Is Paul George really out for the season? If the Pacers can make a playoff push in the weak Eastern Conference, it sounds like he might not be. In a video interview on Tuesday, team president Larry Bird did not rule out the star forward’s return this season despite his horrific leg injury suffered last August. “We’ll see where Paul’s at. Still have no idea whether he’s coming back or not, but it seems like every week, he’s getting better and better.
Terrence Jones could return as soon as Wednesday for the Rockets, who upgraded his status to questionable for the team’s showdown with Western rival Dallas. It’s the first time in months that the Rockets have changed Jones’ status from “out”. Jones, a third-year power forward from Kentucky, has missed Houston’s last 41 games with a nerve issue affecting his left leg. At one point, his mobility was so limited that Jones worried if his basketball career might be over. But Jones has
On Tuesday night, publisher Chris Sheridan was supposed to appear on the Red & Orange Report, a podcast hosted by Josh Reese and Sheridan Hoops contributor Ben DuBose that covers Houston sports. Maybe Sheridan was chasing down more info on Tom Thibodeau’s shaky future as coach of the Chicago Bulls. Or maybe he was watching President Barack Obama’s State of the Union address. But I was asked to fill in for him. In a lengthy discussion, I talked about how the Rockets
The Cleveland Cavaliers (22-20) seem to finally be turning things around, having won three straight — two over the Clippers and Bulls — after a brutal stretch of 10 losses in 12 games. But they aren’t forgetting what got them in that hole. The Cavs are 1-8 this season without LeBron James, and injuries to both he and Kevin Love have exposed Cleveland’s roster for lacking depth. They addressed that need up front (Timofey Mozgov) and at the wing spots (J.R.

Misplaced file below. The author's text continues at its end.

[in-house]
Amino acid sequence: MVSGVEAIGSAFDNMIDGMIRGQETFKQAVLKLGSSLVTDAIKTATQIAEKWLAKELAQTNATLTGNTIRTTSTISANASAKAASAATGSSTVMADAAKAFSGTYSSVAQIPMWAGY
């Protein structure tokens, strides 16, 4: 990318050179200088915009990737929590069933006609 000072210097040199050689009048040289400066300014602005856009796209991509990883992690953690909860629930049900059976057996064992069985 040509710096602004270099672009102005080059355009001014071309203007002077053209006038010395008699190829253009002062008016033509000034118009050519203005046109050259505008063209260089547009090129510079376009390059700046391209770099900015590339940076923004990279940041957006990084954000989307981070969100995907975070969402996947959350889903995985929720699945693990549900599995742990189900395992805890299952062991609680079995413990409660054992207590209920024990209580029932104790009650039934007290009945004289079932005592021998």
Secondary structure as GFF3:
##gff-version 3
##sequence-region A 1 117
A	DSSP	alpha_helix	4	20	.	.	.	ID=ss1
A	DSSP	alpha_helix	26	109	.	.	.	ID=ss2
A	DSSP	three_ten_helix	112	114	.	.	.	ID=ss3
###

One of the biggest knocks against the NBA is that when the season starts, there are only five or six teams that can truly win the championship, making the regular season and the early playoff rounds interminably tedious. Not this season. As we reach the midway point – 18 teams have played at least 41 games, another nine have played 40 – there are no less than a dozen teams with legitimate title aspirations, including a handful that haven’t been in the
When you’re already a proven NBA superstar, improvement usually comes in subtle ways. For Houston Rockets star James Harden, his ascent into the MVP conversation (it’s essentially a two-man race at this point between he and Stephen Curry, unless Anthony Davis’ New Orleans Pelicans make the playoffs) has come from a slight improvement across and board and an understanding that league MVPs are, and always will be, two-way players. The Rockets have had to rely on Harden this year more than
HOUSTON — For the doubters, the story behind the Rockets’ unbeaten start is about who Houston hasn’t beaten, rather than the teams they have. There is some logic to that, of course. The Rockets are 6-0, but the Lakers, Jazz, Sixers and Celtics are a combined 3-16 entering Friday. And the Spurs, whom the Rockets romped past in Thursday’s nationally-televised showdown, were missing Tim Duncan and Manu Ginobili. Of the six wins, only the rested Heat in Miami, where the Rockets
Should we really be surprised that the league’s most interesting general manager chose to take the path of higher risk, higher reward? That’s where the Houston Rockets, led by daring and analytically driven GM Daryl Morey, enter the 2014-15 season. When we last saw them, contention didn’t feel far away. In the first year of the Dwight Howard-James Harden foundation, the Rockets went 54-28 in a loaded West and secured home court advantage in the first round. That was in line with preseason